Restaurant policy sparks debate—’Adult surcharge: For adults unable to parent $$$’

Should restaurants charge extra fees for “loud” children? It’s a question that has sparked a lot of debate over the years and it’s a popular discussion once more due to a recent debacle.

Today reports that a family dinner went awry when the parents received their bill and noticed an extra $50 charge on it. So, of course, they took their case to Reddit and now the story is making headlines.

Lyndsey Landmann spoke to Today and said that she and her husband Kyle visited the rural Georgia eatery, Toccoa Riverside Restaurant, with four other families. There were 11 children at the table ranging in age from 3 to 8 years old.

Landmann, 36, says, “The kids were sitting at one end of the table and they were being so good. I even commented halfway through the meal, ‘I can’t believe how well-behaved they are.’”

After their party had dessert, Landmann explains, some parents took their children closer to the water. Shortly after, the owner, Tim Richter, showed up to their table.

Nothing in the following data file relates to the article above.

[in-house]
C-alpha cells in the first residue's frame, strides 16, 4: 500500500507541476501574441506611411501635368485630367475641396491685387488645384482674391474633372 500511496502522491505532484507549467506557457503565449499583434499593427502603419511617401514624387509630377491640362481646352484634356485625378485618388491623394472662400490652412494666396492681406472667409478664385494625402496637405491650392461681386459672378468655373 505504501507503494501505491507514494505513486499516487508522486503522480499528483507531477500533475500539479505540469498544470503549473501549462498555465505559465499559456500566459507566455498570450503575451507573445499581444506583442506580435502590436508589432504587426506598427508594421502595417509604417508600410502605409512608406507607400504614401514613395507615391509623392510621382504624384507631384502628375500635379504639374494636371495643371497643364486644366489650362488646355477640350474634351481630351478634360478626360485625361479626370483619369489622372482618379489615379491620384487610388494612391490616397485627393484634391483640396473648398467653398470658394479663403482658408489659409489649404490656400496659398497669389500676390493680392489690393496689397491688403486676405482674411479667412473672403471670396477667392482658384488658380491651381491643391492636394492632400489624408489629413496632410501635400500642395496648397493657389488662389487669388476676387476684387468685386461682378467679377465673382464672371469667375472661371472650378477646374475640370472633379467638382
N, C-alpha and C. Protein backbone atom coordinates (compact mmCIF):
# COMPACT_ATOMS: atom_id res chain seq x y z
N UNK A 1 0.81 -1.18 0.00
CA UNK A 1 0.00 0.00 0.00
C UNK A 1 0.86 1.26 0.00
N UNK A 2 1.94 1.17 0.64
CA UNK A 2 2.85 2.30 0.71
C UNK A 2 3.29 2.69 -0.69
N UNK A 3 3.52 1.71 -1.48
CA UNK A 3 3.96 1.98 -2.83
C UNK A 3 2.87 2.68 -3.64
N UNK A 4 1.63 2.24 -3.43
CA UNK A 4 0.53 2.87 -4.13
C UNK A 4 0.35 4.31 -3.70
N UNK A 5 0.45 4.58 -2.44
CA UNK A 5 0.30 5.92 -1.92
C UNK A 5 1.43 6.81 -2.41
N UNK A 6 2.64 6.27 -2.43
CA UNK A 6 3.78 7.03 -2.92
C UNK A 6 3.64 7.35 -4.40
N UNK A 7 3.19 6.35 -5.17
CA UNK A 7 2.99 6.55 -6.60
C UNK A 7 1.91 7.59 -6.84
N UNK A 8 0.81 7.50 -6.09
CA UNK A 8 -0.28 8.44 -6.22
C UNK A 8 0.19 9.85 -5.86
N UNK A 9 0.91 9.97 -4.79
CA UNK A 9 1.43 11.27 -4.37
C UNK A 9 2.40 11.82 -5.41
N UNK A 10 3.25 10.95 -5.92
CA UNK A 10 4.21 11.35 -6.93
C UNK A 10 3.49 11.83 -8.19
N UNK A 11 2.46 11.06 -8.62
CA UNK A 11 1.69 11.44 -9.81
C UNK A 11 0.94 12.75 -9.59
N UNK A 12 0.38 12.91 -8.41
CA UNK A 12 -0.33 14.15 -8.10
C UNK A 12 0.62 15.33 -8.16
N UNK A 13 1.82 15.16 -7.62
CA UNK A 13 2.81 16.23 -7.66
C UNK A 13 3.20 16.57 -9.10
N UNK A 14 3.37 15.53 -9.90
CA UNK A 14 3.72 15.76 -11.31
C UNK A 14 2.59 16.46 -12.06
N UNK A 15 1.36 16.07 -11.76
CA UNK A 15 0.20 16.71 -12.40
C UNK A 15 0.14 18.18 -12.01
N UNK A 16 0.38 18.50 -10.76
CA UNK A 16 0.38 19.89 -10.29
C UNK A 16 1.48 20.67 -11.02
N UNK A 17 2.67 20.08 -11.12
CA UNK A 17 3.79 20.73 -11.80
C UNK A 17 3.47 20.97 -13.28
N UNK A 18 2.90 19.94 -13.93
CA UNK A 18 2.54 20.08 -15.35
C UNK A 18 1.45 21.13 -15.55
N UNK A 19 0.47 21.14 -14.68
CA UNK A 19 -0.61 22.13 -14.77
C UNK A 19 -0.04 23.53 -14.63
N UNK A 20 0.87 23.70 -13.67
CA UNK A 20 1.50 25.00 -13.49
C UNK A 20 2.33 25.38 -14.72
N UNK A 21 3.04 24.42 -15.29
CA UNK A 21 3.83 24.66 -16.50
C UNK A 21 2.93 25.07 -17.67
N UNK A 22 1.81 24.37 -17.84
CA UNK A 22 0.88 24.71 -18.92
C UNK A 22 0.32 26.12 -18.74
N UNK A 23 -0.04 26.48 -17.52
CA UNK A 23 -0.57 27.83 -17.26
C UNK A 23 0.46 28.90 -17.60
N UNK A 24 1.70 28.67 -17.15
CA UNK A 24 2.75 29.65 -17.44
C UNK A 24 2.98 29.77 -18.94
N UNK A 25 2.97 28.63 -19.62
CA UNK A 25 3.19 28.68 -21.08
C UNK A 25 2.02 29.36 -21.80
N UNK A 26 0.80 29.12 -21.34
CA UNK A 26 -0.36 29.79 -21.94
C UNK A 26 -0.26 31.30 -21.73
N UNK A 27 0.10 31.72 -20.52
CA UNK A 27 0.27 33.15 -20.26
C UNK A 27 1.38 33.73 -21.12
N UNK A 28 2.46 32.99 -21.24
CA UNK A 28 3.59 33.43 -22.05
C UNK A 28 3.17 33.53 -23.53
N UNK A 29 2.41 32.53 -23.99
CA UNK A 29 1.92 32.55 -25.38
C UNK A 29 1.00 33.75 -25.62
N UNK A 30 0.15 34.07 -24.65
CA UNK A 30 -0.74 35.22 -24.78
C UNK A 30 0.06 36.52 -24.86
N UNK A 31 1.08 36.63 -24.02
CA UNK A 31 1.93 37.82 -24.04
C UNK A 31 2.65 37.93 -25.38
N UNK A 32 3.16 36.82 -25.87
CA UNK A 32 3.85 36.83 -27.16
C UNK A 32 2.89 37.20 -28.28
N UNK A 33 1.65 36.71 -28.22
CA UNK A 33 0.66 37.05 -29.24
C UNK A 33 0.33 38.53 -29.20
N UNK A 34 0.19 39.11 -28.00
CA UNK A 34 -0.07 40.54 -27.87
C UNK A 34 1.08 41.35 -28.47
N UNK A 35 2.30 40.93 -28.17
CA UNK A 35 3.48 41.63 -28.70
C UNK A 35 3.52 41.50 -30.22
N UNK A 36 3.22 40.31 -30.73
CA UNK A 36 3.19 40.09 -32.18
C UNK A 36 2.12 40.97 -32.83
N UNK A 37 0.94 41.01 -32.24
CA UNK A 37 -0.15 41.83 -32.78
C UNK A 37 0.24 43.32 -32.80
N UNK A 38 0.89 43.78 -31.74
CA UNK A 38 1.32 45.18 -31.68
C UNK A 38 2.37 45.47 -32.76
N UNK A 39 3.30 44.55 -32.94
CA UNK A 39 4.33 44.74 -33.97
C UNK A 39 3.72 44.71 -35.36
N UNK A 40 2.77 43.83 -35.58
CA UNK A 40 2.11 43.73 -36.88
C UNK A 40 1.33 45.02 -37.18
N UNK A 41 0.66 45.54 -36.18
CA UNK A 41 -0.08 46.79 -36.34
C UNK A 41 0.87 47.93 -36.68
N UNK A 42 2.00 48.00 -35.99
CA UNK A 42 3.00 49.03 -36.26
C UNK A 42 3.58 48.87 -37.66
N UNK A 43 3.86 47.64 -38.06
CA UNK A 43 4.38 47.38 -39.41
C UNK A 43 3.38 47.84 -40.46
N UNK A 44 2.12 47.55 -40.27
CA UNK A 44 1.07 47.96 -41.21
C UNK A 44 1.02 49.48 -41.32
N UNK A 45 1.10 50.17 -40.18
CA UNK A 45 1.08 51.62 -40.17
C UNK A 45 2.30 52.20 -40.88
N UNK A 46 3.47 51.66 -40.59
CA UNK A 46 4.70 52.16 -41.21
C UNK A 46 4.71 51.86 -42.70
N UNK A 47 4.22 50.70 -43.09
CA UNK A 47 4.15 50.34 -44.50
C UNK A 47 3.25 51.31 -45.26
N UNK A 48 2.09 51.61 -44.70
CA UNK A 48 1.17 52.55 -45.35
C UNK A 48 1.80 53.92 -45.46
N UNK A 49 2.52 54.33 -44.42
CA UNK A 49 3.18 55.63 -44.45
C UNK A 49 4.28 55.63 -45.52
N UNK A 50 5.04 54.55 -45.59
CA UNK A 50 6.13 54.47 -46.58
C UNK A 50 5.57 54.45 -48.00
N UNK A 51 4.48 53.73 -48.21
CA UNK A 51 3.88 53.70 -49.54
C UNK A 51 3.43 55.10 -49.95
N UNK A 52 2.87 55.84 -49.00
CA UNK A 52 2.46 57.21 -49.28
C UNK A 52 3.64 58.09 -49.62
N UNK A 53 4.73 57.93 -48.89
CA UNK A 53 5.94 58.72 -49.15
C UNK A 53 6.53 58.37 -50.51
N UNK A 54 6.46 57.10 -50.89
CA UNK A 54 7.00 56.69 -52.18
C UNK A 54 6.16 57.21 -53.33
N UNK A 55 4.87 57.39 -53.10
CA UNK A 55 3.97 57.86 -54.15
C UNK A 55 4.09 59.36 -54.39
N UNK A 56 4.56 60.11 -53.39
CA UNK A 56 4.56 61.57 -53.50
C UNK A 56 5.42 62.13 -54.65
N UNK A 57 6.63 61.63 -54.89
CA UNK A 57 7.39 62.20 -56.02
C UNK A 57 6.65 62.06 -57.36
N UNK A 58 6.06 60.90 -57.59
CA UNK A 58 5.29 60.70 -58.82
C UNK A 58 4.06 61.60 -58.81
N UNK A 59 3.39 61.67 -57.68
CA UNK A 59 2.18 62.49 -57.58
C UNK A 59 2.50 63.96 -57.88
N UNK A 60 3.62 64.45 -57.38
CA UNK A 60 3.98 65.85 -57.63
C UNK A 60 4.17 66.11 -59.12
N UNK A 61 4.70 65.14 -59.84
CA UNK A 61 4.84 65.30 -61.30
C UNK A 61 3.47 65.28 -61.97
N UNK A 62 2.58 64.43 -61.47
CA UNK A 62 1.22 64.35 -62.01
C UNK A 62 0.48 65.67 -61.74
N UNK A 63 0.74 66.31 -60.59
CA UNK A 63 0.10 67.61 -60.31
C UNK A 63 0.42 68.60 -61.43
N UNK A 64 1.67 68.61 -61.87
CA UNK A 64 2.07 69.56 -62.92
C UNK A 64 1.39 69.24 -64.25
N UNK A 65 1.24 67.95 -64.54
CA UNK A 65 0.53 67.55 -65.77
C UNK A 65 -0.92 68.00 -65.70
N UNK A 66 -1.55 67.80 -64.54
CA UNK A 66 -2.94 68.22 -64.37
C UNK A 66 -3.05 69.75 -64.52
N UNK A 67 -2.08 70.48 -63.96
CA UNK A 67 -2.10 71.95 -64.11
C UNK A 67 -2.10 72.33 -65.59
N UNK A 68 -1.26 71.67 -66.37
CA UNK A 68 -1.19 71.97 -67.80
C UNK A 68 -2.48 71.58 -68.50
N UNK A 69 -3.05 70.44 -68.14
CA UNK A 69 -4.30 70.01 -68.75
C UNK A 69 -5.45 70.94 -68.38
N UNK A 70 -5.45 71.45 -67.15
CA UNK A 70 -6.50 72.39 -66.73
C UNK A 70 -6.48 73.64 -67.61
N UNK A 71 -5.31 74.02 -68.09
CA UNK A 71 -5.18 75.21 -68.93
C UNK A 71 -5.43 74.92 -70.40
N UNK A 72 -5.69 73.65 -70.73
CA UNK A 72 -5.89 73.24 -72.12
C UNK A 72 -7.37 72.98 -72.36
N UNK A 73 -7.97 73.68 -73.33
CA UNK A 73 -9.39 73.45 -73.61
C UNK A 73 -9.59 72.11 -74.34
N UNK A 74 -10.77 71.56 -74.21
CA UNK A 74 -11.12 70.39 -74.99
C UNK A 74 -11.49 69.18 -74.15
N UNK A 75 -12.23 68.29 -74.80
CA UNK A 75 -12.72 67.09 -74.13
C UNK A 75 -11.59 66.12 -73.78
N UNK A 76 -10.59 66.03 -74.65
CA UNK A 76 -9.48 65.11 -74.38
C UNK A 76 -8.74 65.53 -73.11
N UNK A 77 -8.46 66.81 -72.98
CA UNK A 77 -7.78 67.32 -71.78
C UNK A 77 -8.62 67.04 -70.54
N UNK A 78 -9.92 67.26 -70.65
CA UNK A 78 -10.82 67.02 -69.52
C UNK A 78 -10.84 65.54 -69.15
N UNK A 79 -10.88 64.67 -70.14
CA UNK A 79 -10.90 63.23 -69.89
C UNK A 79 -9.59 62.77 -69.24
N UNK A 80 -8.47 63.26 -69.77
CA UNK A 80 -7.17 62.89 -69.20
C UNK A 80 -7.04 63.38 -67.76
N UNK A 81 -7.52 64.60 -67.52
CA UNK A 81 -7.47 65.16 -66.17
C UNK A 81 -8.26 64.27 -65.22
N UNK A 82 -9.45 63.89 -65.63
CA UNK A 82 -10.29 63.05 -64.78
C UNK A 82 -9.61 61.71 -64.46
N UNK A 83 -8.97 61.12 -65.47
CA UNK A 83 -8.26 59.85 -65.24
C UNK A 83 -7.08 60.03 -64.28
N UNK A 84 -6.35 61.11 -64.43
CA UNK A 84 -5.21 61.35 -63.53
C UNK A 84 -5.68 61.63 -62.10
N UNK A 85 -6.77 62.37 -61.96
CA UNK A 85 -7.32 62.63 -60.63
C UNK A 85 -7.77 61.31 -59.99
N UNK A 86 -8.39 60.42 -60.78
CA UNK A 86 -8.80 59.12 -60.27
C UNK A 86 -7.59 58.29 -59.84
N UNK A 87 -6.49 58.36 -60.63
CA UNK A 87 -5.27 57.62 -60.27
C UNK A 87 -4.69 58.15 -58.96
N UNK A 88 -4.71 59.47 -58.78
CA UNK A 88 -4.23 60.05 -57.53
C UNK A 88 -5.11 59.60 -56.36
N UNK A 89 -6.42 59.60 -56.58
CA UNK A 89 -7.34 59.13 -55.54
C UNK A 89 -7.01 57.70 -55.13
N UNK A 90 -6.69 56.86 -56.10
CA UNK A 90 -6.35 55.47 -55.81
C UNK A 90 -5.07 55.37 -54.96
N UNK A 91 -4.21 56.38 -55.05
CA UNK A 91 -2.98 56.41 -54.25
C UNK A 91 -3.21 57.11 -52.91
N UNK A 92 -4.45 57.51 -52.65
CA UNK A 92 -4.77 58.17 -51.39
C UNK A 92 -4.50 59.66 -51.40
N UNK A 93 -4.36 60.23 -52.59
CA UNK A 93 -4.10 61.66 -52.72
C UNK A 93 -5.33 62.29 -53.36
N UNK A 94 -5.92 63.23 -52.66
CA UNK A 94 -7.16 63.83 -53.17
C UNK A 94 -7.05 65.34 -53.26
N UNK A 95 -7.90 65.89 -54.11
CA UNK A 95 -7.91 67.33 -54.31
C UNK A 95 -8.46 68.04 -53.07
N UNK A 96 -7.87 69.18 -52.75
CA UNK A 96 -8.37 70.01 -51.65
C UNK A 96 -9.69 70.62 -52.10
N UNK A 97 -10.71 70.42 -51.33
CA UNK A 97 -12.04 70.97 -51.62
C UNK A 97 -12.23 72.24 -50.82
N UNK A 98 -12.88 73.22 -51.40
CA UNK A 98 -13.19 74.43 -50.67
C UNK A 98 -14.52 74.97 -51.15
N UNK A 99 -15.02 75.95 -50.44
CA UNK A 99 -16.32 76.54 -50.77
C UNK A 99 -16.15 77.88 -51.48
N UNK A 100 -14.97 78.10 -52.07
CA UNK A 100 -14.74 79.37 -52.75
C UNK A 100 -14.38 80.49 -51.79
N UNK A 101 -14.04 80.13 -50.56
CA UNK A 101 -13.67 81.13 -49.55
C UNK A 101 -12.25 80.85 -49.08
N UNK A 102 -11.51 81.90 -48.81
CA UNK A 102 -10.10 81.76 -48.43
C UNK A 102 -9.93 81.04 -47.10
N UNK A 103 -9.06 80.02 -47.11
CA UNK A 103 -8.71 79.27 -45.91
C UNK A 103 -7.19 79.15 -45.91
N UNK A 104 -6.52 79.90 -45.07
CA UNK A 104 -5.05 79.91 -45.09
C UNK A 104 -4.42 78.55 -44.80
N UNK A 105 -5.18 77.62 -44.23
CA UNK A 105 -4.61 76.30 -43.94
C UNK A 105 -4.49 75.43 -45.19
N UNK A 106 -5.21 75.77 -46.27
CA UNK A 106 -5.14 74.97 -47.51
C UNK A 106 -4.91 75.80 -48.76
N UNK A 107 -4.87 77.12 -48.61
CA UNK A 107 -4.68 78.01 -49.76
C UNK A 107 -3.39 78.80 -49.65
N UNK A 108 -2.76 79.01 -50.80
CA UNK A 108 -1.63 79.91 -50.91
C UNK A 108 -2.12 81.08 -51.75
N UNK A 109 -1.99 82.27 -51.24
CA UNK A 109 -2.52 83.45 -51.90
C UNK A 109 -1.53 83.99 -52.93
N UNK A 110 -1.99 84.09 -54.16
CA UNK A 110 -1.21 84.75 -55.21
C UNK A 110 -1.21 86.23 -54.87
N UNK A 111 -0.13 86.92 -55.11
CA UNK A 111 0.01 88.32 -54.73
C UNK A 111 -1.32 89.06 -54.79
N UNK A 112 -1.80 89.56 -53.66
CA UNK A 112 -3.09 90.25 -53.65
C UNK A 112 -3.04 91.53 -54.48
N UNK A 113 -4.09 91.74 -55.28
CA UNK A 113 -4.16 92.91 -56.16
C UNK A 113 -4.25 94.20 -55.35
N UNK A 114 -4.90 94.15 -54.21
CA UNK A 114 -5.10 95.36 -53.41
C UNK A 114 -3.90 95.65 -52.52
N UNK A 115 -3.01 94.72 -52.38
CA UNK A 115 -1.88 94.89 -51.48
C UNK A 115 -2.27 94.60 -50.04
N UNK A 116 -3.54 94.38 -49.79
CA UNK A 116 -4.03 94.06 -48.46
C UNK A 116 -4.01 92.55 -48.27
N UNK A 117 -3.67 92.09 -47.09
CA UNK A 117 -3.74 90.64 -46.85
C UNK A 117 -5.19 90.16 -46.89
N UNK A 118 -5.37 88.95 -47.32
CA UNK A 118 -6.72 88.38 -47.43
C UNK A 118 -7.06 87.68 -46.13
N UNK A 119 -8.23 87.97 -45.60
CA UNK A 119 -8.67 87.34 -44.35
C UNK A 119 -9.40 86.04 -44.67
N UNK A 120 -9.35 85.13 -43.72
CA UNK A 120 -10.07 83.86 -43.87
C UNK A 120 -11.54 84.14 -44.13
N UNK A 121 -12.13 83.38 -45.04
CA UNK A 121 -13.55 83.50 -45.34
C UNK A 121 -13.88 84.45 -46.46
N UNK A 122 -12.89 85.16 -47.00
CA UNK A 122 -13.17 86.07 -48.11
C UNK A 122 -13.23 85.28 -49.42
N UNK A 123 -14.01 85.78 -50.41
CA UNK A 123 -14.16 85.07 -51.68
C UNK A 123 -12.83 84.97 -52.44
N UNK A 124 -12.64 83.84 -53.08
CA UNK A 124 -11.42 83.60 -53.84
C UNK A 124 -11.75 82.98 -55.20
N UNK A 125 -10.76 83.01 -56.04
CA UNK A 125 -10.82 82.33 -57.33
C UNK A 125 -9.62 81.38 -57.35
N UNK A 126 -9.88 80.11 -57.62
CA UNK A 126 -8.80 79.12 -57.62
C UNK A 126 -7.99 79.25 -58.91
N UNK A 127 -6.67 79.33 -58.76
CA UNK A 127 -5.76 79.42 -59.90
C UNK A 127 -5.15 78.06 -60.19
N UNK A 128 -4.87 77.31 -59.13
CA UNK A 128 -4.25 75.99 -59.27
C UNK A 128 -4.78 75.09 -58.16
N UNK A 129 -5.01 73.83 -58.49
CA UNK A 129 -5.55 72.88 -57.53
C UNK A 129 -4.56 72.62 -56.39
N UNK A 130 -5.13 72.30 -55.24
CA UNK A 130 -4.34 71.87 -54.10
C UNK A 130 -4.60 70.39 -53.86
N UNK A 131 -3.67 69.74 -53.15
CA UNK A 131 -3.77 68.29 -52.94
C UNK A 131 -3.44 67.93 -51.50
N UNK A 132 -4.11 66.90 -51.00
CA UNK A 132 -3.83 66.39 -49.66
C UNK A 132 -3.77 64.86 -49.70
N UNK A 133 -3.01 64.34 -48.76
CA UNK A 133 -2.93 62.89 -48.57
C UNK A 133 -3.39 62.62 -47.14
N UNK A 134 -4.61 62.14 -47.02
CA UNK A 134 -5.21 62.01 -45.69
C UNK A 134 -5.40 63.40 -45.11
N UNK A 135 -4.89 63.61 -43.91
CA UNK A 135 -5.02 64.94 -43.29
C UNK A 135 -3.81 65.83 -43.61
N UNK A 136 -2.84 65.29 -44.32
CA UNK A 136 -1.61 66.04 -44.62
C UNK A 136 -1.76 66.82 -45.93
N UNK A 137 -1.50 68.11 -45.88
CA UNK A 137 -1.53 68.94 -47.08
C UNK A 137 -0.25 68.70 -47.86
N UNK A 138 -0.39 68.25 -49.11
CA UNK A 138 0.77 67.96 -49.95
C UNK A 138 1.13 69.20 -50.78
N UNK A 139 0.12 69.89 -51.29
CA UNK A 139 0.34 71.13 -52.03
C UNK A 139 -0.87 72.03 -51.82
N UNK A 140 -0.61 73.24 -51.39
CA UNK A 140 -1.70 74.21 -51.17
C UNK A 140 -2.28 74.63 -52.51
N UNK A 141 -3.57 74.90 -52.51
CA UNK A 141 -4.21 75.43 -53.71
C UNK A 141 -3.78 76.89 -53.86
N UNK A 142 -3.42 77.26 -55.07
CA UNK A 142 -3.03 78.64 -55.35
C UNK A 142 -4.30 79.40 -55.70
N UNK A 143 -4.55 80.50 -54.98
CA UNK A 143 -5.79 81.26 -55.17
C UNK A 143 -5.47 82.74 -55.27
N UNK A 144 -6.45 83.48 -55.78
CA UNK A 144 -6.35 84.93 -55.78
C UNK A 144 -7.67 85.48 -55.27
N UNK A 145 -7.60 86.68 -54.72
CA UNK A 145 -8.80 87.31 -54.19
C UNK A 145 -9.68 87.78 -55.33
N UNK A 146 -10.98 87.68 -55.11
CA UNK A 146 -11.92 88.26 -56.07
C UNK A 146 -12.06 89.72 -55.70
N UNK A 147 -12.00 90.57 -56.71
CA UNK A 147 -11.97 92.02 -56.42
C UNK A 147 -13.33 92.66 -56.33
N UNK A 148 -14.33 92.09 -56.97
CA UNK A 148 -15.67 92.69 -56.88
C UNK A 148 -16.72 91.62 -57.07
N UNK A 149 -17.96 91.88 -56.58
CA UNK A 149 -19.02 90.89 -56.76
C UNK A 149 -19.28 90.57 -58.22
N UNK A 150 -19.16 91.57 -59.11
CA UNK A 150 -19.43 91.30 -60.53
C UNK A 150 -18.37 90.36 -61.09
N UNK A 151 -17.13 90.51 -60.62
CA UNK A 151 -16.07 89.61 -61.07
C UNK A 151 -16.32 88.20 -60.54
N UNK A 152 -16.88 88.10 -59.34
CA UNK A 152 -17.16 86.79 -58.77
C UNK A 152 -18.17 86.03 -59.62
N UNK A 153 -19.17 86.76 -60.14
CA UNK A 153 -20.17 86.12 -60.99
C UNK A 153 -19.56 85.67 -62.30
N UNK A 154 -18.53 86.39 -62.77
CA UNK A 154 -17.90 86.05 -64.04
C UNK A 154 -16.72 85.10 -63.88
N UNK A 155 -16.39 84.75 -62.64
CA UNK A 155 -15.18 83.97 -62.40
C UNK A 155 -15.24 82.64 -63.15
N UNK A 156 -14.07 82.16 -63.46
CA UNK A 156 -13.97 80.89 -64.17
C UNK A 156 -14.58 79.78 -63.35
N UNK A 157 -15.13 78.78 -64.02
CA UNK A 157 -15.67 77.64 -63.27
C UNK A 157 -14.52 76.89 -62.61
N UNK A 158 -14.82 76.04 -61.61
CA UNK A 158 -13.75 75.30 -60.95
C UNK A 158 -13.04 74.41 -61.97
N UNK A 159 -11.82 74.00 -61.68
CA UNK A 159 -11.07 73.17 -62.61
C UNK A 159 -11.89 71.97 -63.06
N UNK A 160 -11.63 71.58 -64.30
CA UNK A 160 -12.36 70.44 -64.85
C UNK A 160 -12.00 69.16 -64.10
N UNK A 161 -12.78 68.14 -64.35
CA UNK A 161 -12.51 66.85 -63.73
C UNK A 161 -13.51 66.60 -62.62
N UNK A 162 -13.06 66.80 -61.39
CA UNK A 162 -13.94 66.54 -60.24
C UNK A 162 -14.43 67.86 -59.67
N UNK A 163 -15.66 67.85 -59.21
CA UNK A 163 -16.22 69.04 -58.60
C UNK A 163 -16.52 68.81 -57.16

“He has the menu in hand and he’s showing us where it talks about the fee,” she explains. “At first I thought he was gonna compliment us and be like, ‘But you won’t be charged because your kids were so well-behaved.’”

The menus at Toccoa Riverside Restaurant open up to a warning for patrons: “Adult surcharge: For adults unable to parent $$$.” But, it’s important to note that when the restaurant charges parents, there’s no specific distinction for “adults unable to parent.”

That’s when Richter complained the kids were being “loud” and, Landmann says, he was angry they were “running around outside.”

“I was like, ‘They were quiet the whole time.’ He got in our faces and told us that we belonged at Burger King and not at his restaurant. We asked to speak to the owner and he said he was the owner,” Landmann tells Today. “I looked around the restaurant and everybody was frozen watching this show he was putting on. He was yelling.”

The Reddit post detailing their experience has gotten a lot of engagement and Redditors are on both sides of the argument. Here’s what they had to say:

Today was able to get a comment from an employee who said, “We’re not going to comment on a policy we’ve had for years. We just want to live in the woods and cook.”

Between these kinds of penalties and new airline policies specifying designated “child-free zones,” it’s really limiting where and how families can go together. And it also makes you wonder, what’s next?